Medicare officials stress that the $250 rebate will come to you automatically; you do not need to apply, fill out an application or provide personal information to anyone over the telephone or on the web. They estimate more than 1.2 million beneficiaries have received their rebate checks so far, and millions more are expected to receive them by the end of the year.  For more information on the rebate visit www.medicare.gov.

5. 'Medicare Advantage Disenrollment Period' starts in 2011

Medicare open enrollment runs from November 15  to December 31, 2010. During this time, beneficiaries can make whatever choices they like among the various Medicare programs, including the selection of a prescription drug  plan.

Here’s what’s different.

Starting in 2011, a Medicare Advantage Disenrollment Period will be available from January 1 through February 14. The MADP is intended to help people who opted for a Medicare Advantage plan, but decided the plan does not meet their needs.

“In the past, Medicare Advantage participants could change insurers or go back to regular Medicare. Under the new law, a beneficiary will be allowed to only go from Medicare Advantage plans back to regular Medicare,” explains Dr. Donald Berwick, administrator of the Centers for Medicare and Medicaid Services. You will not be allowed to switch from original Medicare to Medicare Advantage during this time.  The website Medicare.gov offers an overview of the differences between original and advantage plans.

Experts from the Medicare Rights Center say one thing to keep in mind when deciding which type of plan to choose, is that Medicare Advantage often comes with a prescription option, whereas many people on the original plan also need to purchase a supplemental health insurance policy called a Medigap. Check with your state’s health insurance assistance program about Medigap options in your area.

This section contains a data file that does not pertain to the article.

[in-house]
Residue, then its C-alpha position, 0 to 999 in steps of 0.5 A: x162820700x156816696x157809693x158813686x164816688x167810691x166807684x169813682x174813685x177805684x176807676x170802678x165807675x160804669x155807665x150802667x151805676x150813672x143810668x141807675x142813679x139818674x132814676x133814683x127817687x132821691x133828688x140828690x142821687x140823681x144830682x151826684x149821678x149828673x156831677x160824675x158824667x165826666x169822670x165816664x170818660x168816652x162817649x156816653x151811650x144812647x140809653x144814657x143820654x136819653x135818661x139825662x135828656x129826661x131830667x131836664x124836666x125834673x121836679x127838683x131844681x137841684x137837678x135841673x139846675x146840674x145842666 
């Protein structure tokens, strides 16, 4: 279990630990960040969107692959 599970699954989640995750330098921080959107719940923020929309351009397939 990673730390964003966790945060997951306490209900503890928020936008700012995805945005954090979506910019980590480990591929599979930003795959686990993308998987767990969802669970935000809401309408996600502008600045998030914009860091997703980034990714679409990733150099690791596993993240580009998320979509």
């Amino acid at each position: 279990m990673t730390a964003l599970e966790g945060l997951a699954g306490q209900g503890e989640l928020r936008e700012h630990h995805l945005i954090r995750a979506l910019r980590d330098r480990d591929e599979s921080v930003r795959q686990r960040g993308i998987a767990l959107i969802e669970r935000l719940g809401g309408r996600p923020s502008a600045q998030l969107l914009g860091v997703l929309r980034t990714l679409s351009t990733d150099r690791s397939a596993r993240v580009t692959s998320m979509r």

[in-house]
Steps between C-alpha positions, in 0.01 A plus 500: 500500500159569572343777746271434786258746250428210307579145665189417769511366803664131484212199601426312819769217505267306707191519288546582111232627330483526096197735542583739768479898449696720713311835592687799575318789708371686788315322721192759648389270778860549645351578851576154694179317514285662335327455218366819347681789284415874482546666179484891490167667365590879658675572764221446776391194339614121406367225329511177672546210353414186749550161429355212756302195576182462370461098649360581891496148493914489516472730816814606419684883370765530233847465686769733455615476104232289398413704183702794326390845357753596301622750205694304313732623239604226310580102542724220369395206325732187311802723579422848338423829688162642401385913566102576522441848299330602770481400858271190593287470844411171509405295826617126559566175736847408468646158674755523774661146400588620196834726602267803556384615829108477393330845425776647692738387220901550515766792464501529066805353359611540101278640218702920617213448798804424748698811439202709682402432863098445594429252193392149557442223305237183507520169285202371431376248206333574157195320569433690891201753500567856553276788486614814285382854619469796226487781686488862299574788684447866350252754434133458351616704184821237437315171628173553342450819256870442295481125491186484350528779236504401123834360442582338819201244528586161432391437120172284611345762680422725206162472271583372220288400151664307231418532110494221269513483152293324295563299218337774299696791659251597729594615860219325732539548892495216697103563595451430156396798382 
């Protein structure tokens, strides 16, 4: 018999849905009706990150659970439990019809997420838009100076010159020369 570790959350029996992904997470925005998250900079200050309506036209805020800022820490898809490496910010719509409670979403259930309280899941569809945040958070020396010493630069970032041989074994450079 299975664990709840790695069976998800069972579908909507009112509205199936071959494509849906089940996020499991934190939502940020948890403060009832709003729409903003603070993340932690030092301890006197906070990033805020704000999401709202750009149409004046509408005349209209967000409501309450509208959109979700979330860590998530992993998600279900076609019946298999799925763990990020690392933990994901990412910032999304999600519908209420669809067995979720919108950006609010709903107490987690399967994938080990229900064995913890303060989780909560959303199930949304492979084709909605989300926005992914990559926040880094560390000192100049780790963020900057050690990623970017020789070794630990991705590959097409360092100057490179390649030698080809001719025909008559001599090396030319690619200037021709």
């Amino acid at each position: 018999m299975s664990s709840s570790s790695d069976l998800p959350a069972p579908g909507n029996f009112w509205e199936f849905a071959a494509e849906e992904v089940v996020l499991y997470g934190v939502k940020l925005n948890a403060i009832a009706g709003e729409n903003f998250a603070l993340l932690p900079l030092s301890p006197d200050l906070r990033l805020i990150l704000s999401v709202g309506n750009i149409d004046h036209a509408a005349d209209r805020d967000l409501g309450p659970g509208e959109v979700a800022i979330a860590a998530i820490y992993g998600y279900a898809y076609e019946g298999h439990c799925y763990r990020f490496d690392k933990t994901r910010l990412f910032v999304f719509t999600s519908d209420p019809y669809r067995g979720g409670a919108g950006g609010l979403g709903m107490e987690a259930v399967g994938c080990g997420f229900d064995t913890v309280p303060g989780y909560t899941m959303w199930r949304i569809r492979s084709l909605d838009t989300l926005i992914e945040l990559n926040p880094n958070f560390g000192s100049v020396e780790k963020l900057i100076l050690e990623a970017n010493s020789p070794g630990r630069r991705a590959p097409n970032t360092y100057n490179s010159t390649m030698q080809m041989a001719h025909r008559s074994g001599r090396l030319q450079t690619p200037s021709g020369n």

6. Better fraud protection

The Affordable Care Act provided for a new Health Care Fraud and Abuse Control Account, which Medicare officials have been using to staff teams for investigating and preventing Medicare fraud. According to the Department of Justice, False Claims accounted for more than 2.5 billion in settlements and judgments this year.

Officials warn people on Medicare to be wary if you receive calls asking you for banking information or verification of your personal Medicare number. There are also updated resources to help Medicare enrollees including a place to file a fraud victim report online with HHS, a website to help contact a local Senior Medicare Patrol officer, and information on Medicare fraud alerts in your state.


soundoff (11 Responses)
  1. Shirley Horn

    Would like to know if I buy a Medicare Supplement for the first time & I have something pre-exiting can they keep from selling me one & turn me down? Really need to know the law.

    November 11, 2010 at 22:00 | Report abuse | Reply
  2. ElizardBETH Crowinn Senior Big DOG Medical Gossip Spreader

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    November 12, 2010 at 16:24 | Report abuse | Reply
  3. Michael T.